Mountains of Misery

You know, I’m probably the last to figure this out, but there’s a double entendre in “Mountains of Misery.” On the one hand we might understand it as the mountains in which or of which there is misery. But what just hit me is that it’s really MOUNTAINS [as in a-whole-heaping-lot-of] misery. To the right is the elevation profile via my cyclocomputer.
Don’t you love Mountain Lake?

I found a summary of my first Mountains of Misery ride — 2005. In fact my profile picture is me on the bike climbing Mountain Lake. Ouch! For your enjoyment, and my sentimentality, here’s the highlights:

  1. At about mile 20 we did a screaming descent into the small town of New Castle. I caught and passed so many people who would pass me again.
  2. At mile 28ish my four-ride-old rear tire flatted. I was carry an extra tube and was able to change my tire, but I lost probably 20 minutes. I couldn’t help but think, “‘Steelforme’ would be proud of me.”
  3. At about mile 60, we began a Cat 2 climb up John’s Creek Mountain. I did pretty well with my 12-27. My legs, though, were rubber for the next 20 miles. Just before the climb, a photographer from Birds Eye View was taking pictures. I asked him, “Can you make this any easier?” He said, “Stop peddling now.” So much for magic.
  4. At about mile 80, after a pretty cool descent on chip/seal roads, I thought I’d rub the gravel off my tires. (Having flatted already, I thought I was being smart). I laid my hand across my front tire — clean as a whistle. So, I thought I’d do my back tire. Incidentally, my seat tube and rear tire are a lot closer than my Trek 1100 (which is a sport touring frame). At any rate, I’m descending now at roughly 25mph with my left hand wedged in between my rear tire and seat tube (my hand was saved by my wedding ring and cycling glove) and my right hand struggling to maintain control of my erratically weaving velo. the cyclists I smugly bombed past on the descent, didn’t know whether to express concern or laugh.
  5. At about mile 94, we passed the New River which was sort of a red-neck Memorial Day vacation spot. I was verbally accosted by several women who seemed impressed by the figure I cut in my Lycra. “No time now Ladies, I’ve got a mountain to climb.”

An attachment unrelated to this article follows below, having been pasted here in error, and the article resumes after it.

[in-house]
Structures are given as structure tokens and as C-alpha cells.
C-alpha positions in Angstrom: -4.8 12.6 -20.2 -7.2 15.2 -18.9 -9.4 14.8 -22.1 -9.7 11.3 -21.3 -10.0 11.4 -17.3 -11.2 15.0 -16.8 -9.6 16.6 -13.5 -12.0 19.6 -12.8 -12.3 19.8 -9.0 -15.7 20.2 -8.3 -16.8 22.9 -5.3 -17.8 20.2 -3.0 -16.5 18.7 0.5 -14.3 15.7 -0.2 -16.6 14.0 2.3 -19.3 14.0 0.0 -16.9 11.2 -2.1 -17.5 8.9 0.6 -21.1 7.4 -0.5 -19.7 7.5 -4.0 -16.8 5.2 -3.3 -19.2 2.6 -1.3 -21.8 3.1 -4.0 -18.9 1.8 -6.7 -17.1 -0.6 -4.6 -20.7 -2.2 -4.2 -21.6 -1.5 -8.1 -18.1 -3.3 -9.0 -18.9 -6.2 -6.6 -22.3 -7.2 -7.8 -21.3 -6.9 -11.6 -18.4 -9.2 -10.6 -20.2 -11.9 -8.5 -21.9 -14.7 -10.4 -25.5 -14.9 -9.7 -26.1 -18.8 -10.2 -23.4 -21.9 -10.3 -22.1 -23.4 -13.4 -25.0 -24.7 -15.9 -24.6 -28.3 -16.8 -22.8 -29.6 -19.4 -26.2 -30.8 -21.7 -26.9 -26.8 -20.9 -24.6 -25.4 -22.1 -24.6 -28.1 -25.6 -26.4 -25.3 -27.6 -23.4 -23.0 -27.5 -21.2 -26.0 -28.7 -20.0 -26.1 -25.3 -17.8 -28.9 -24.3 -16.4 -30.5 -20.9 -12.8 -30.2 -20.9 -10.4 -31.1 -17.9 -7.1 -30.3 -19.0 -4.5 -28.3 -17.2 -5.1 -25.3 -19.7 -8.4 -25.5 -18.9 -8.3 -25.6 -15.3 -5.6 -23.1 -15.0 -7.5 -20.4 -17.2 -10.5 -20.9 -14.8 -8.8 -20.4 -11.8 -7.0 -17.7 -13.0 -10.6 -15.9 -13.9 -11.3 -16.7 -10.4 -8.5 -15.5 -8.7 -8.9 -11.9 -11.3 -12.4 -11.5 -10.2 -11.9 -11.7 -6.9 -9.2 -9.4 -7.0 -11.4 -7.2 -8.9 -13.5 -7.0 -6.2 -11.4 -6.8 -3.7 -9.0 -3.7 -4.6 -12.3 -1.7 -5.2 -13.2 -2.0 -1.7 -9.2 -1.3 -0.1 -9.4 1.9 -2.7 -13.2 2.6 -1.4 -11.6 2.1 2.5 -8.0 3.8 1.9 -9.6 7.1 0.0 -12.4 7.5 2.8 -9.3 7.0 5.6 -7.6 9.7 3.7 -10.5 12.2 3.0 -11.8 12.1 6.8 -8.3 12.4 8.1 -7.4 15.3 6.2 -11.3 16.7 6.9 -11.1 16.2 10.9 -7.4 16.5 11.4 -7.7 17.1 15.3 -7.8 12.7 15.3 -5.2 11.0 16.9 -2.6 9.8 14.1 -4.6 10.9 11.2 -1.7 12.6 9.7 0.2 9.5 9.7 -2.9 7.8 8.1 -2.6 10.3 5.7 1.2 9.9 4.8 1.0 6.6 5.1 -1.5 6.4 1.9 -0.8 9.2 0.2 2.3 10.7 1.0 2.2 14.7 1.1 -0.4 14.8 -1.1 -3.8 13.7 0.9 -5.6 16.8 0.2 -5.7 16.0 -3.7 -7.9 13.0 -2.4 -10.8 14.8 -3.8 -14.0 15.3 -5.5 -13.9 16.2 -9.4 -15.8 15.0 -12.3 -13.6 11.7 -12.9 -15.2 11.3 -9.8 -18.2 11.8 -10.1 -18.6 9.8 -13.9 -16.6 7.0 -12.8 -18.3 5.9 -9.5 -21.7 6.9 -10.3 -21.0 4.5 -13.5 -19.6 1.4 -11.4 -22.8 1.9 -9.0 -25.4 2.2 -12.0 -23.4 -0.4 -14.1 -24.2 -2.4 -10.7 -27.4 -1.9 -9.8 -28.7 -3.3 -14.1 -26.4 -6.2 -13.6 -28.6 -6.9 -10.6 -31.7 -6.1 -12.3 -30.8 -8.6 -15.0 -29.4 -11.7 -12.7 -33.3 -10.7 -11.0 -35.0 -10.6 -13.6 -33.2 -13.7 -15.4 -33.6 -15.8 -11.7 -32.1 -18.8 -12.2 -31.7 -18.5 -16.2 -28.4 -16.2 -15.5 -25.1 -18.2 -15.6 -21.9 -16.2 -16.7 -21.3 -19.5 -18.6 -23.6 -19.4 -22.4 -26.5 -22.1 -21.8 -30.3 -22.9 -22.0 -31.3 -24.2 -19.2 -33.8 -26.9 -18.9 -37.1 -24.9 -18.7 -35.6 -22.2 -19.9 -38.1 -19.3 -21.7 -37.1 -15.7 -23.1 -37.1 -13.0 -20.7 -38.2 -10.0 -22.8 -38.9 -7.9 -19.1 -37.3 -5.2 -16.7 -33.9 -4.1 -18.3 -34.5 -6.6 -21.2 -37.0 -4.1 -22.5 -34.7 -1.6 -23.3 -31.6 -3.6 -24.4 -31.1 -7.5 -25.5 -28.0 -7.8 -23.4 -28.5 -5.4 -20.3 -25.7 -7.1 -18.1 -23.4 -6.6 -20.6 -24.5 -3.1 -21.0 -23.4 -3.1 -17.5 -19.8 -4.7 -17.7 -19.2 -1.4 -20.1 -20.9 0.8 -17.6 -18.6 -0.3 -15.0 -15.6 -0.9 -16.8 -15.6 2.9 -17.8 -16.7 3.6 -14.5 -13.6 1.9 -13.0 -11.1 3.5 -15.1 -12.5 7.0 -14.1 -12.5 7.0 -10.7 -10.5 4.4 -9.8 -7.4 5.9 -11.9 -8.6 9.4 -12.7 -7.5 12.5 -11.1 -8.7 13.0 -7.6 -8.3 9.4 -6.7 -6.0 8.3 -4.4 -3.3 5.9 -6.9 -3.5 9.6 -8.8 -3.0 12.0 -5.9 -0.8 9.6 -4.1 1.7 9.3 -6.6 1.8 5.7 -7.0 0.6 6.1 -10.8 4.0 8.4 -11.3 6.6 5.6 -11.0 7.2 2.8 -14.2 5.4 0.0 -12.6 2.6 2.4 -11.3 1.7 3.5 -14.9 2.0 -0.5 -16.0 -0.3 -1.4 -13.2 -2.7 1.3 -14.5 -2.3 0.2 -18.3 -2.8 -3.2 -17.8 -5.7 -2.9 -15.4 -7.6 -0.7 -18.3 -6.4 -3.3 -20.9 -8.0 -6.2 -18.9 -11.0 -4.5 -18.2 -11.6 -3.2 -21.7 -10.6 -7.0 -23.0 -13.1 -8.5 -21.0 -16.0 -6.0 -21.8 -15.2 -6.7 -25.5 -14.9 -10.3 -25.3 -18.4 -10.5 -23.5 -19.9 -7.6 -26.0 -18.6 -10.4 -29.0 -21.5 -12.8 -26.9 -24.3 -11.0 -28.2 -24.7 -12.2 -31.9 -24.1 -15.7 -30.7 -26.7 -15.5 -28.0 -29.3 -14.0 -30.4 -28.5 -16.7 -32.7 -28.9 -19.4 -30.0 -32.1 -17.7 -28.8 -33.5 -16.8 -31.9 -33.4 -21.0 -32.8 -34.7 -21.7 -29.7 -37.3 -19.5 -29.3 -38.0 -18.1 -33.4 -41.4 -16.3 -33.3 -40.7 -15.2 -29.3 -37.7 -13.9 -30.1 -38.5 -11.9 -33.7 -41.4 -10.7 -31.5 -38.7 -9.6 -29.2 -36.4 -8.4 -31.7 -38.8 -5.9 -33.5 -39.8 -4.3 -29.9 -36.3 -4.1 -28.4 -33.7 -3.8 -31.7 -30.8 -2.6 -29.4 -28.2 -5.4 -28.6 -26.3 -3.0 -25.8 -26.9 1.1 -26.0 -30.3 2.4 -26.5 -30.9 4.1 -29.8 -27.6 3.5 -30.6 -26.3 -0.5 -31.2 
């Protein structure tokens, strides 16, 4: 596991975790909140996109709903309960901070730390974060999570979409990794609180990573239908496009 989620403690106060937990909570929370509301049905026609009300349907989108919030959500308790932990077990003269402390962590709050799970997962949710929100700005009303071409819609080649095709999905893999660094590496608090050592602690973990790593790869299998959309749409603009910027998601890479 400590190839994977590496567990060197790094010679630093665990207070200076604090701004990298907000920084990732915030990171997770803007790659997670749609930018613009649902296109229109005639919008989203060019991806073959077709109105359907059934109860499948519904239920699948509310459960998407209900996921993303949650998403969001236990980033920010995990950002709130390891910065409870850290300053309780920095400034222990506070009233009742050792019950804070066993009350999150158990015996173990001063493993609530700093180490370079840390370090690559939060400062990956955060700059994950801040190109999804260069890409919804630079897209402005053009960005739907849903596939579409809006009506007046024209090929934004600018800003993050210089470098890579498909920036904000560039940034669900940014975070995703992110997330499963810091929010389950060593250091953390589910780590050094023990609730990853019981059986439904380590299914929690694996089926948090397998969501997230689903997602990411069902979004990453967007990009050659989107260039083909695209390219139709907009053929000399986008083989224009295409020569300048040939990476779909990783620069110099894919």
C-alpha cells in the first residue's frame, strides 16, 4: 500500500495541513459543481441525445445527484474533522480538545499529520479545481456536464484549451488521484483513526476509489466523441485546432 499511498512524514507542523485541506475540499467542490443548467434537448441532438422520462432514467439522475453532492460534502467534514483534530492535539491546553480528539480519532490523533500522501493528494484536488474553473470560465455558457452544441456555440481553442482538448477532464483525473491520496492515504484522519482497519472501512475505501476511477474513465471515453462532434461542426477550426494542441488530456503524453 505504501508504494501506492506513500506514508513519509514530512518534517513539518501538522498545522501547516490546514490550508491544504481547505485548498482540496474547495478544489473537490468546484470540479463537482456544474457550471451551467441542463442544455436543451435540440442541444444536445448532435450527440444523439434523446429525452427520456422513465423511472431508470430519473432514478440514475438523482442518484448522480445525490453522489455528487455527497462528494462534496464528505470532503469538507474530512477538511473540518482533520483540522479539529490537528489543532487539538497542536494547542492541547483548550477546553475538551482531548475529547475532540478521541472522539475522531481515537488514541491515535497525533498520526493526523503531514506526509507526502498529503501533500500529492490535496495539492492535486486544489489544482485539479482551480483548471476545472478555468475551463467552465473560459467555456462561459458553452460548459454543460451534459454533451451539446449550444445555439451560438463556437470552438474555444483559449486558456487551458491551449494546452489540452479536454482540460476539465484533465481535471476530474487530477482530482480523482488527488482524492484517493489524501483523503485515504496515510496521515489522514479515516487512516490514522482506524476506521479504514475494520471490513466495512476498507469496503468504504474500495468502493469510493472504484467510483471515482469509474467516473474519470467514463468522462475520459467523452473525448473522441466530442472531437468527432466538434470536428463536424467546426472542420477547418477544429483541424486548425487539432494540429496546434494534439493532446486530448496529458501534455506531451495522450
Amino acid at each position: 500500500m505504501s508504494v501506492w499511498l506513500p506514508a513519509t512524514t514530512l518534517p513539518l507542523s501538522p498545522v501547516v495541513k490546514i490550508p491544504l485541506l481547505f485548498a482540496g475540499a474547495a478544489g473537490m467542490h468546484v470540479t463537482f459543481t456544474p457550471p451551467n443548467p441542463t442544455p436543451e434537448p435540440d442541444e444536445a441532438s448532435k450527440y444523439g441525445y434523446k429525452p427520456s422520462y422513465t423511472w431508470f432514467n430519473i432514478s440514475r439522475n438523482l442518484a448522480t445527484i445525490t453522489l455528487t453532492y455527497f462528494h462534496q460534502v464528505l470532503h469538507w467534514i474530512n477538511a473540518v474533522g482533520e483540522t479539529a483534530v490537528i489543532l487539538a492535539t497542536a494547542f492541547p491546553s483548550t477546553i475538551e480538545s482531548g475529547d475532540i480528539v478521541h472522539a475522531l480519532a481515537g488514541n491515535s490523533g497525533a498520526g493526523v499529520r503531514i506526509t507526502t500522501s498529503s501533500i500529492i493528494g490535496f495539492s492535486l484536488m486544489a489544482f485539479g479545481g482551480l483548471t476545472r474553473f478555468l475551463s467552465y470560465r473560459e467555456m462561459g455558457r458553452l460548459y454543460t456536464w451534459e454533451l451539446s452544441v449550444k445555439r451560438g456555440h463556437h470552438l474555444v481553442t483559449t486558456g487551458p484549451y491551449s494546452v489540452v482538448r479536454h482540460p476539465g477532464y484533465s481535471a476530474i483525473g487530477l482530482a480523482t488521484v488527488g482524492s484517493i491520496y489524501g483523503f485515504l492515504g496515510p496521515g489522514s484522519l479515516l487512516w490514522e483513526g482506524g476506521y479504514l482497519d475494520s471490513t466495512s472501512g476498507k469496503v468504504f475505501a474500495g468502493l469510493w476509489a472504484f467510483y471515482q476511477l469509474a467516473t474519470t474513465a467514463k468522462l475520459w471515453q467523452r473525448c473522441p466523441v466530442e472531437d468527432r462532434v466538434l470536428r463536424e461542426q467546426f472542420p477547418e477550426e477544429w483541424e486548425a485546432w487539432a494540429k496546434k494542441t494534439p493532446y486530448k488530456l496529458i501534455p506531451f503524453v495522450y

6. The climb up Mountain Lake was just as promised — miserable. About 2.5 miles into the climb, I was passed by none other than Mike “Heft on Wheels” Magnuson who blew passed me in his Team Mack kit all spry and perky. (He was finishing the double metric route — ouch!) I kept him in sight for a while but once the grade got over 8%, I couldn’t keep up. Halfway up the climb was the last rest stop. I heard one of the volunteers say it was only 1.3 miles to finish. I thought, “I can do anything for 1.3 miles.” Unfortunately it was TWO point three miles! I UAD’d (unauthorized dismount) within the last mile. People were dropping like flies. I thought I’d either have a heart attack or fall over. The thought of my wife carrying my body back to Winston or falling and scratching my new bike was more than I had the will to overcome. But I was able to finish on the bike and was smart enough to get back on the bike before the finish line and photographer could see me.
  7. I finished in the top half at 8 hours and 28 minutes. It took me 2 hours to do the last 17 miles, and I averaged 13.3 mph.

Four more days…

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About randamir

I pastor Grace Presbyterian Church in Kernersville, North Carolina which locals fondly refer to as K-vegas -- the town not the church. As D.T. Niles once said, "I am not important except to God."

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